Hidden away in the bustling clamour of the dull yellow buildings of the Tamil Nadu Secretariat and the seat of the local government is the stately St Mary’s Church. This was meant for the devout British of the East India Company and dates back to 1678 AD. This was the first Anglican Church in India and is steeped in history. This was where Robert Clive got married, as well as Eliyu Yale (after whom Yale University was named).
Nestled among neem and mango trees, its steeple pierces the blue skies. We see a flight of stairs from where dashing British soldiers and ladies in flowing dresses must have entered. We are told that the thick roof is bomb proof and could survive the onslaught of cannon balls! A tour of the church reveals its treasures—an amazing reproduction of the Last Supper, silver plates, and an ancient copy of the Bible! Navarre is an expert story teller and weaves magical tales of the churches. He says that Christianity in Chennai has always been contemporary and responsive to changes elsewhere in the world.
Built in 1516 AD, Luz Church is probably the oldest church in Chennai. It’s a modest Portuguese structure, tucked into a quiet corner of busy Mylapore, and looks more like a private chapel. The insides have an altar in a riot of gilt and silver leaf. Legend has it that some Portuguese sailors, tossed around by the stormy seas, saw a mysterious light and were guided to the shores. After some time a church was constructed at this place and was dedicated to Our Lady of the Light (Luz means light in Portuguese). Some Mylapore residents believe that the Luz Church was the place where Saint Thomas spent some time recuperating from the physical strains of his journeys.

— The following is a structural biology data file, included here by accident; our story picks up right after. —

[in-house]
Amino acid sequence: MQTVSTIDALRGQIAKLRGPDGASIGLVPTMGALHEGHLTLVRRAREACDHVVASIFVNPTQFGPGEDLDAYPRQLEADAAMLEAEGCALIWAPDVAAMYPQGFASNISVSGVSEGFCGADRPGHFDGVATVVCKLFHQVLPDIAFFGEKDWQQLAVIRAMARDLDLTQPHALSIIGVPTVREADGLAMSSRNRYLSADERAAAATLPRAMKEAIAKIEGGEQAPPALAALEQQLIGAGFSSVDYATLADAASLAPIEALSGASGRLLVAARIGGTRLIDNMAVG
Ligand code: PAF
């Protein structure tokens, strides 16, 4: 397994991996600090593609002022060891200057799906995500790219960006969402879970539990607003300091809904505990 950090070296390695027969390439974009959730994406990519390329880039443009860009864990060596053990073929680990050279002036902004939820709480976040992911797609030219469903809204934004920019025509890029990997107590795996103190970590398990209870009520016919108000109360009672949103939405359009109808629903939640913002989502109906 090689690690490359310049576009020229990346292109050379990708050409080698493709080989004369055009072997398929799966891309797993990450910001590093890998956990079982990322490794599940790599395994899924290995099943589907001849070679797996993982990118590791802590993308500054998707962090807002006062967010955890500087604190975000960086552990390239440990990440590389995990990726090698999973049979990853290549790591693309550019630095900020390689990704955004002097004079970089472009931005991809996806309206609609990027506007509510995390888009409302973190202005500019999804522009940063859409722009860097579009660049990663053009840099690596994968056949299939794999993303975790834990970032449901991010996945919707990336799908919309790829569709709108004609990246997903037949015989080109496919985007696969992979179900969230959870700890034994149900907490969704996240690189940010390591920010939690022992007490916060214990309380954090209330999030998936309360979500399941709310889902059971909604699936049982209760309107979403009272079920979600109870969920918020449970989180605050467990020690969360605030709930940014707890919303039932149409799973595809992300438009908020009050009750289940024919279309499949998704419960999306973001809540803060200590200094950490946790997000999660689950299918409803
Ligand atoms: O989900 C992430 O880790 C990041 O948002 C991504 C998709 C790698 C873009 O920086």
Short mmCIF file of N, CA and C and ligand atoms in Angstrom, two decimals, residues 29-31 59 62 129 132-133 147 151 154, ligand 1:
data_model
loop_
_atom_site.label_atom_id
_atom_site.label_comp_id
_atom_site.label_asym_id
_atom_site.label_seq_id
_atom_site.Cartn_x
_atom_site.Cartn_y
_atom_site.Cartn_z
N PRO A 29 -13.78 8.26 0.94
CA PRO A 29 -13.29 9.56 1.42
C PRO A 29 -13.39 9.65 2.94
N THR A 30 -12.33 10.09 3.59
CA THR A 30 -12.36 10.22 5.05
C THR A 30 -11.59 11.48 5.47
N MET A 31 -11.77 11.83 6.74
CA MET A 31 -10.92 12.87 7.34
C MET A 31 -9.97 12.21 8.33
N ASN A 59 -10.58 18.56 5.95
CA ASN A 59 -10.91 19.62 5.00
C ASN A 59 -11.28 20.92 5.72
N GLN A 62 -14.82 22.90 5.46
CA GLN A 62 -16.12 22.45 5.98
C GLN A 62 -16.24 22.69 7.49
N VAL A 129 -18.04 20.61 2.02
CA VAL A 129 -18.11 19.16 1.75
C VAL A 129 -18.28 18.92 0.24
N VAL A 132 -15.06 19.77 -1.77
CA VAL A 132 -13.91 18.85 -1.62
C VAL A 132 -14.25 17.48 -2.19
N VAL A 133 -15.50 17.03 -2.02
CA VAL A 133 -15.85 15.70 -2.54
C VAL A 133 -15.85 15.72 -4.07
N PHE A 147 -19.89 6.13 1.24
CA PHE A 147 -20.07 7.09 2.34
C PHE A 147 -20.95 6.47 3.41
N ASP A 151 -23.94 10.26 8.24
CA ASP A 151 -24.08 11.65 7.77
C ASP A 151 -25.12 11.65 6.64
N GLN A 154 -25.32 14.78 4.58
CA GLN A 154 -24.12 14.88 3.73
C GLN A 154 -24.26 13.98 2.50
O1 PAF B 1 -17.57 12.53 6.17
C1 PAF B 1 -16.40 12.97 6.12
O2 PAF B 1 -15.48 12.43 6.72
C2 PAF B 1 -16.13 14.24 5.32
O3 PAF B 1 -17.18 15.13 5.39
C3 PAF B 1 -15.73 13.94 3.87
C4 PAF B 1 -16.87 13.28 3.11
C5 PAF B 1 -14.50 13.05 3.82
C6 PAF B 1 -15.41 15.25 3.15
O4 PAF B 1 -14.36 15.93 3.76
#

Our next stop is the Santhome Basilica. The area of Santhome is a sprawl of old houses with gardens, convents, and sandy beaches. Navarre shows me the holy ground where Thomas the apostle was buried and the church constructed over his tomb. Santhome is one of the three churches in the world said to be built over the tomb of an apostle, the other two being St. Peter’s Basilica in Rome, Italy and the Saint James the Great in Santiago, Spain, the Santiago de Compostela. Santhome Basilica was a Portuguese church until 1893 AD, when a neo-Gothic structure was raised. Inside we see proof of the intermingling of cultures—Jesus is flanked by peacocks and stands on a lotus! The stunning stained glass depicting Jesus appearing to the “doubting” Thomas, the pipe organ, and the wooden ceiling enthrall us. Marco Polo visited the tomb in 1292 AD and mentioned it in his travel diaries.
The last church on our “steeple”chase is St Andrews Kirk, a Presbyterian church on the busy traffic-ridden Poonamalee High Road. This neo-classical church was built for the Scottish community serving the East India Company during British rule. Corinthian columns, dark polished mahogany wood, and black and white chequered marble floors are all designed to impress. Inside the church I am awe-struck by the lapis lazuli ceiling with tiny stars (the constellations depict the Scottish skies so the worshippers wouldn’t be homesick!), the polished pews and the extravagant 100-year-old pipe organ.
Navarre suggests the British Blueprints trail for our next adventure. Right now I’m high on churches. And proud that I know my city better than most locals. City of temples? … Nah … City of churches too!
The author is a Japanese language specialist and travel writer based in Chennai.